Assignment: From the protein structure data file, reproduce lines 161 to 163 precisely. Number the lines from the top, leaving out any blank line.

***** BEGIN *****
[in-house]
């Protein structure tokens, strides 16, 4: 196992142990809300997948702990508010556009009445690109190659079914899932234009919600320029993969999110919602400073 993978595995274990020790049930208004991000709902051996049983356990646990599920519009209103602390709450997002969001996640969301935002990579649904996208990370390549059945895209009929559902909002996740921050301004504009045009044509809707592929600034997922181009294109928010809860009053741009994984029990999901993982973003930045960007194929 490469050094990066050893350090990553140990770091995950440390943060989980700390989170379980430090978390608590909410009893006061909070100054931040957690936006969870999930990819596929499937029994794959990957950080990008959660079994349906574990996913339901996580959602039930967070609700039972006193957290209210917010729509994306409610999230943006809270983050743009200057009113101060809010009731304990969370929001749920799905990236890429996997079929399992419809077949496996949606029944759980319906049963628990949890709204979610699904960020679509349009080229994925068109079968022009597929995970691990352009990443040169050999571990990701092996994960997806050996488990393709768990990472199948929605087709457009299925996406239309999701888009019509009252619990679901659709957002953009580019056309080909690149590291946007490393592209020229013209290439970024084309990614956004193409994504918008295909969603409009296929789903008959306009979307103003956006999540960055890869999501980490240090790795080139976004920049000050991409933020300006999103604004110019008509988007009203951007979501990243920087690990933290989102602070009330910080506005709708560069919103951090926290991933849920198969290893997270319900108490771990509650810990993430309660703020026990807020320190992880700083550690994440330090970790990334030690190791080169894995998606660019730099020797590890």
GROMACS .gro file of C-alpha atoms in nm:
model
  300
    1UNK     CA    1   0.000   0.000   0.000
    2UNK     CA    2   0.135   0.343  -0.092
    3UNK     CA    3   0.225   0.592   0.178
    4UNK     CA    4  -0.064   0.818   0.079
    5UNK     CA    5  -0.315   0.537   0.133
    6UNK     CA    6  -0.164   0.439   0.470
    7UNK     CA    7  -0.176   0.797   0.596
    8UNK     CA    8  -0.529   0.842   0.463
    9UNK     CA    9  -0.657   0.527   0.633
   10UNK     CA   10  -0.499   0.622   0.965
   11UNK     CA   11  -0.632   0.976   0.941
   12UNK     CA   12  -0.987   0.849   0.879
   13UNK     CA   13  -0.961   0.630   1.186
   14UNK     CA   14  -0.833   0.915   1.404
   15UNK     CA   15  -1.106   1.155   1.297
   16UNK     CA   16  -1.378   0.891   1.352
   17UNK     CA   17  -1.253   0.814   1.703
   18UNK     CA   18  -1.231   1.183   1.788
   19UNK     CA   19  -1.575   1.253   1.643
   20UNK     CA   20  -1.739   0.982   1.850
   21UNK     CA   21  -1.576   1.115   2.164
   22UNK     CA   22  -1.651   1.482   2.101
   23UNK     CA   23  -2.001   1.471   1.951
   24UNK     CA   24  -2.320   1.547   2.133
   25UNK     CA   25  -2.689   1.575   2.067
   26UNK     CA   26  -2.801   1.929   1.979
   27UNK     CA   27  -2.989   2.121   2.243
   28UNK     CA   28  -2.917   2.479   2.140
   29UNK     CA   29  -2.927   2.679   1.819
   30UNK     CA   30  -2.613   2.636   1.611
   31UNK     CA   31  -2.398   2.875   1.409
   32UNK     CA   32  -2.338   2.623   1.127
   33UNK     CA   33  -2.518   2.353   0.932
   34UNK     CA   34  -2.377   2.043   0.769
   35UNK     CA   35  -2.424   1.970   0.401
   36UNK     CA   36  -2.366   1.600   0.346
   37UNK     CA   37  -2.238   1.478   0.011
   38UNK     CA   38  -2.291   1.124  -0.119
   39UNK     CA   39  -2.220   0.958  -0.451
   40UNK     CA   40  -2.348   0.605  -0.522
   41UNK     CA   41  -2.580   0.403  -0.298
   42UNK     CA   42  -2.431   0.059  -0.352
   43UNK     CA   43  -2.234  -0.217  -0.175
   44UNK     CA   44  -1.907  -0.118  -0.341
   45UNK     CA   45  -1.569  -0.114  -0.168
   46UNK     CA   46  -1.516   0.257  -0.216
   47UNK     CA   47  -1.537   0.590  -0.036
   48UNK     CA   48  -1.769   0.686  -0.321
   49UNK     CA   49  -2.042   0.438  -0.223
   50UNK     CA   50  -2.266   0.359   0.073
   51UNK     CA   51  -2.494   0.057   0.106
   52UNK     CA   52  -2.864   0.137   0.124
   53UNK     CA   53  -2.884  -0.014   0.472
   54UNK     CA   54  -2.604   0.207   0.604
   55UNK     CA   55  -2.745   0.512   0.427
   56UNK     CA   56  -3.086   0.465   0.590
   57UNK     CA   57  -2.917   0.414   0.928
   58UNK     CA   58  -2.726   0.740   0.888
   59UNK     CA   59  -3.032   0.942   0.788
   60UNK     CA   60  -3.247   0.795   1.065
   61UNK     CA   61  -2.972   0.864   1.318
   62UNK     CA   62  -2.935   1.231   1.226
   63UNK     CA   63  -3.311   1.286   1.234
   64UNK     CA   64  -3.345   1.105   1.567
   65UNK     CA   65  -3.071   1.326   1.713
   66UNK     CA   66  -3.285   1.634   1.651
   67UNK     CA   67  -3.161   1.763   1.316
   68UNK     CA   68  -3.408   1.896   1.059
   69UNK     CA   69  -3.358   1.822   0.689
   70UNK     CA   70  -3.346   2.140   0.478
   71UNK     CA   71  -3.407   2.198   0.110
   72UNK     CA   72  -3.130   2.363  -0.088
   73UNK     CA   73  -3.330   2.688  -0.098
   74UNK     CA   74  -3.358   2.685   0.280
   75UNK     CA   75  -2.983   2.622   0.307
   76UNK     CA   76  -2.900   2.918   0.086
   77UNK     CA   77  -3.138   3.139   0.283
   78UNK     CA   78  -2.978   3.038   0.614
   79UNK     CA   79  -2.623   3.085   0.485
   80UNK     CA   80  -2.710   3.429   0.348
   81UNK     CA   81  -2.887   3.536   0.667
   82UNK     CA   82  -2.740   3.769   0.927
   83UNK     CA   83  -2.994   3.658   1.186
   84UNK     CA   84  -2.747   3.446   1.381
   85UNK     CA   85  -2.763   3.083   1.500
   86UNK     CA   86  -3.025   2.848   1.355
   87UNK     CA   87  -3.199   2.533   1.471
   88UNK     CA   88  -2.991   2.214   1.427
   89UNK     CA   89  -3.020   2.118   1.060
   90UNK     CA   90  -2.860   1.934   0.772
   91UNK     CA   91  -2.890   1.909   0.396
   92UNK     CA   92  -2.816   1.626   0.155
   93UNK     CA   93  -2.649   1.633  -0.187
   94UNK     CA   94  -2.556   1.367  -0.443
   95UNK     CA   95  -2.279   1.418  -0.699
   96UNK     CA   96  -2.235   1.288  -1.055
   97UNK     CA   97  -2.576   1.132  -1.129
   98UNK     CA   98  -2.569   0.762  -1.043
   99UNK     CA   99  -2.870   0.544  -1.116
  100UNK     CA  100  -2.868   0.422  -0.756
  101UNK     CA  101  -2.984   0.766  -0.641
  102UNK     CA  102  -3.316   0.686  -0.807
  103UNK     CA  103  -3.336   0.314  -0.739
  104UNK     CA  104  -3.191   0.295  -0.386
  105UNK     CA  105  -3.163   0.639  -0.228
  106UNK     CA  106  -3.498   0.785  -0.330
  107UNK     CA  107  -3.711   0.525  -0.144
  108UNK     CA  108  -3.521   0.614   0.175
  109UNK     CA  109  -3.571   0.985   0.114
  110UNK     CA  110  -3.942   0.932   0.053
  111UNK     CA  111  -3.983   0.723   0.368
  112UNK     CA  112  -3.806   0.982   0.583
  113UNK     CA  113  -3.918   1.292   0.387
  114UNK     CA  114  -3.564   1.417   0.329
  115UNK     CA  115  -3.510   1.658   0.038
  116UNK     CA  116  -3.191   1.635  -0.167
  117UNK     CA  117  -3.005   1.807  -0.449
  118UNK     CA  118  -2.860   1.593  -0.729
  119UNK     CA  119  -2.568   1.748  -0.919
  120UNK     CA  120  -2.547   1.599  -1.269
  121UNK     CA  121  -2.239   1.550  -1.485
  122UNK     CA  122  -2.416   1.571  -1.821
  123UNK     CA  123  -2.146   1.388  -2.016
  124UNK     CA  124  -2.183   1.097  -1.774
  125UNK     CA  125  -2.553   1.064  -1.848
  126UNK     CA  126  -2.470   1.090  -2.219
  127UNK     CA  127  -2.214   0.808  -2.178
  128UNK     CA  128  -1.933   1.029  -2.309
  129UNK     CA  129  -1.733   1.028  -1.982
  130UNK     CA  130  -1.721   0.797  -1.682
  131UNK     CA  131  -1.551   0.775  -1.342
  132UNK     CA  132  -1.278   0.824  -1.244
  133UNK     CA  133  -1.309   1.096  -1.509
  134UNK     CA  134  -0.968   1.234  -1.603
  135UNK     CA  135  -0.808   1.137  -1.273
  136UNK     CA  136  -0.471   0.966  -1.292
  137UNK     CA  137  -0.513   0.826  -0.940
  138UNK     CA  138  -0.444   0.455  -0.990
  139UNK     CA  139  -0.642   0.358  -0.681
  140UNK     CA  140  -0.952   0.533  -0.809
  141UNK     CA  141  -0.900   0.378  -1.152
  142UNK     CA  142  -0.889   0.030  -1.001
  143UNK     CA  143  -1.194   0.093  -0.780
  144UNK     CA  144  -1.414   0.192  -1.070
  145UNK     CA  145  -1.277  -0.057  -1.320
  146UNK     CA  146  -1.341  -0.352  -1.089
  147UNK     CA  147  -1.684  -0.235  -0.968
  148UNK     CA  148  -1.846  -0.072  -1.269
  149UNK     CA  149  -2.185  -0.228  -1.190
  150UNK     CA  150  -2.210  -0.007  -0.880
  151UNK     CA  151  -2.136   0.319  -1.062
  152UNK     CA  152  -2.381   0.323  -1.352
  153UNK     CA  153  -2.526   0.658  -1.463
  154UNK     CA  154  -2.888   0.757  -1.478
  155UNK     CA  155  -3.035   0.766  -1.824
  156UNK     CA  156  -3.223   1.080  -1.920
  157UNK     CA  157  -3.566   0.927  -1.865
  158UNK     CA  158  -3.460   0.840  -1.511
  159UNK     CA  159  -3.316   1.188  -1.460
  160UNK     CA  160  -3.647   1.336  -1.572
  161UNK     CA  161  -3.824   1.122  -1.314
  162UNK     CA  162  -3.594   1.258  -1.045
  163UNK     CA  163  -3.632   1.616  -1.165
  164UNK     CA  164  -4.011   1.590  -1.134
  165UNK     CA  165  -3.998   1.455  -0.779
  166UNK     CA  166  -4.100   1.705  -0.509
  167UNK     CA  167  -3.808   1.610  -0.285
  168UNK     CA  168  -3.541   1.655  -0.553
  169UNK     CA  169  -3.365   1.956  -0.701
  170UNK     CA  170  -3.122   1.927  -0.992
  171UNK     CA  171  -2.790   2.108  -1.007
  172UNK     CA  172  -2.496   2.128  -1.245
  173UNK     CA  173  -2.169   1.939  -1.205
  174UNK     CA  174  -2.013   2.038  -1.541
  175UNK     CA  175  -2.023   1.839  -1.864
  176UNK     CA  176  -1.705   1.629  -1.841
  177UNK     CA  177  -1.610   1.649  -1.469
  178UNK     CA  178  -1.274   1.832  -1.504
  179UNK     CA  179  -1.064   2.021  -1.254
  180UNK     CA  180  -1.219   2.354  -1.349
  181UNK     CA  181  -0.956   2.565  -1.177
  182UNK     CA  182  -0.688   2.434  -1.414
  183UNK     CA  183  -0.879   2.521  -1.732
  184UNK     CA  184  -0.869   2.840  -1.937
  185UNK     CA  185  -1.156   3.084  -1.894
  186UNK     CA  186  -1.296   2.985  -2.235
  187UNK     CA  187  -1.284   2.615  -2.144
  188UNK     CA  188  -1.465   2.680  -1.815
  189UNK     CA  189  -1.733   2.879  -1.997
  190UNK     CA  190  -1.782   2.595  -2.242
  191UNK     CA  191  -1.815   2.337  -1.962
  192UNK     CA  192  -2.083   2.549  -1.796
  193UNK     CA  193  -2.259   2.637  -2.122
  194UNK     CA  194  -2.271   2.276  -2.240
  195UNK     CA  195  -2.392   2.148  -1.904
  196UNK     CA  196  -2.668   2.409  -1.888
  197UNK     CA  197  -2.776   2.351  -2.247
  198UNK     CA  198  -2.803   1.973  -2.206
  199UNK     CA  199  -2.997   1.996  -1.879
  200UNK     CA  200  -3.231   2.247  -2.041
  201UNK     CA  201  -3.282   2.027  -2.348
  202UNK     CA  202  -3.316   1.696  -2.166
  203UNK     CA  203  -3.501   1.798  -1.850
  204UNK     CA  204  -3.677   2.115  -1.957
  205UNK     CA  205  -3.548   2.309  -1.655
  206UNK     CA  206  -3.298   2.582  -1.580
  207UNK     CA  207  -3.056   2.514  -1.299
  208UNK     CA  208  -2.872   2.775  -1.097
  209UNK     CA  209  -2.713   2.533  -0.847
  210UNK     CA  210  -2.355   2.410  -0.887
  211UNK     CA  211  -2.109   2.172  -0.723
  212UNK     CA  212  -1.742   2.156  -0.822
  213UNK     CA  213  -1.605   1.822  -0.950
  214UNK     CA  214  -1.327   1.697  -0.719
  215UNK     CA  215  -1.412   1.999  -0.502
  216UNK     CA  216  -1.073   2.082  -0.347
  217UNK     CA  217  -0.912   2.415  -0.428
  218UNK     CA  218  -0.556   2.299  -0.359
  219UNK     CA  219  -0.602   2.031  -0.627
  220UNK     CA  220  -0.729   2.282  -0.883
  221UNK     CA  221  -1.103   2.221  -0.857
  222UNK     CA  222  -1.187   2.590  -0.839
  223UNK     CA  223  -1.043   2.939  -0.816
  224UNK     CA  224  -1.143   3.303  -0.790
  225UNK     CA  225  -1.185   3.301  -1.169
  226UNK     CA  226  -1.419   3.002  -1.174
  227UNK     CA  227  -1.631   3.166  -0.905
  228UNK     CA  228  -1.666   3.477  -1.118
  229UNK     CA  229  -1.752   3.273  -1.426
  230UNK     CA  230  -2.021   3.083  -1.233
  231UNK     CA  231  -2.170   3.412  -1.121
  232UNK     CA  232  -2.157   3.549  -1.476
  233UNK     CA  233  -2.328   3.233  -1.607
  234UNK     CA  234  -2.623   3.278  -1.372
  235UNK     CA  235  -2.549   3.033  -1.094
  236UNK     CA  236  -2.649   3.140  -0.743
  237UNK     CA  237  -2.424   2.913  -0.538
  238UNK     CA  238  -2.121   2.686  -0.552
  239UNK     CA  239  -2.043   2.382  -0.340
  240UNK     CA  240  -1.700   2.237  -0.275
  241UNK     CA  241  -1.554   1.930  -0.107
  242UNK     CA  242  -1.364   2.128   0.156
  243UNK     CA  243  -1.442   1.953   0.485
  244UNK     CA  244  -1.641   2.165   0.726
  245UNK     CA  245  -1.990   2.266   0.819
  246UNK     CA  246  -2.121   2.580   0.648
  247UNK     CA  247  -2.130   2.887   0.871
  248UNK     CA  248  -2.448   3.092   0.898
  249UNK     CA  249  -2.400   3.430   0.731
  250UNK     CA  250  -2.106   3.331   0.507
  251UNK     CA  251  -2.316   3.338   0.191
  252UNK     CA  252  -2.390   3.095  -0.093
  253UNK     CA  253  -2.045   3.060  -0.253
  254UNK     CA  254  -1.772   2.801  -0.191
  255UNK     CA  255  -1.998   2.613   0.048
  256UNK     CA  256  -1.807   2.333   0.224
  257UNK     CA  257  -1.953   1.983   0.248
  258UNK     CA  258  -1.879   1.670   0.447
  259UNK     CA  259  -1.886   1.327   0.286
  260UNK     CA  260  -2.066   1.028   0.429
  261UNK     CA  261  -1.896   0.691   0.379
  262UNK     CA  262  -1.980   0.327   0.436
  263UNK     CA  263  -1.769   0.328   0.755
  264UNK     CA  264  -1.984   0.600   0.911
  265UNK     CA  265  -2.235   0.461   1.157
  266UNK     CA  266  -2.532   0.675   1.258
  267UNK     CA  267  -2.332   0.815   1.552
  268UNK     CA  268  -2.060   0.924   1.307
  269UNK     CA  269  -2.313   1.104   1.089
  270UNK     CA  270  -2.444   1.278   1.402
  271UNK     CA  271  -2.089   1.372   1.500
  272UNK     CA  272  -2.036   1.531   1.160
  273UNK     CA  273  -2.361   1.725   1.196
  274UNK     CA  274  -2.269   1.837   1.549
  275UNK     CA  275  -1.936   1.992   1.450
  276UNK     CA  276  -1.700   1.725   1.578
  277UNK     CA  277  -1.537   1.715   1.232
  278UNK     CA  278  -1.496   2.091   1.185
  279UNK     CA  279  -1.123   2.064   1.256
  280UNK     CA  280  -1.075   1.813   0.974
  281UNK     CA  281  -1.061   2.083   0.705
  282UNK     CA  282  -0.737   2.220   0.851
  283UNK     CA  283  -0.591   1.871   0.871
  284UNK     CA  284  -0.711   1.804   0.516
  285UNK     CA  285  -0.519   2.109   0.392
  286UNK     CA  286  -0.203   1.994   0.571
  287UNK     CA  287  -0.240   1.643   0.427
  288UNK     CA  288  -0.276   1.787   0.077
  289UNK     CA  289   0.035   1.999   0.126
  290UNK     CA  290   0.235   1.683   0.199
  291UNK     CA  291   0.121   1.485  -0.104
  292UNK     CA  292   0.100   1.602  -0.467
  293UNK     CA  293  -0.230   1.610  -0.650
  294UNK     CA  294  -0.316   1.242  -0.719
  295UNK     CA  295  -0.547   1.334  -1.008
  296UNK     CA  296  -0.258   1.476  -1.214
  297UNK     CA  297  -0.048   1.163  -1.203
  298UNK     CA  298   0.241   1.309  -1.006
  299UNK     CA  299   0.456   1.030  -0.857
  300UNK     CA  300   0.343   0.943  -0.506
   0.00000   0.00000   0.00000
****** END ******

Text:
  156UNK     CA  156  -3.223   1.080  -1.920
  157UNK     CA  157  -3.566   0.927  -1.865
  158UNK     CA  158  -3.460   0.840  -1.511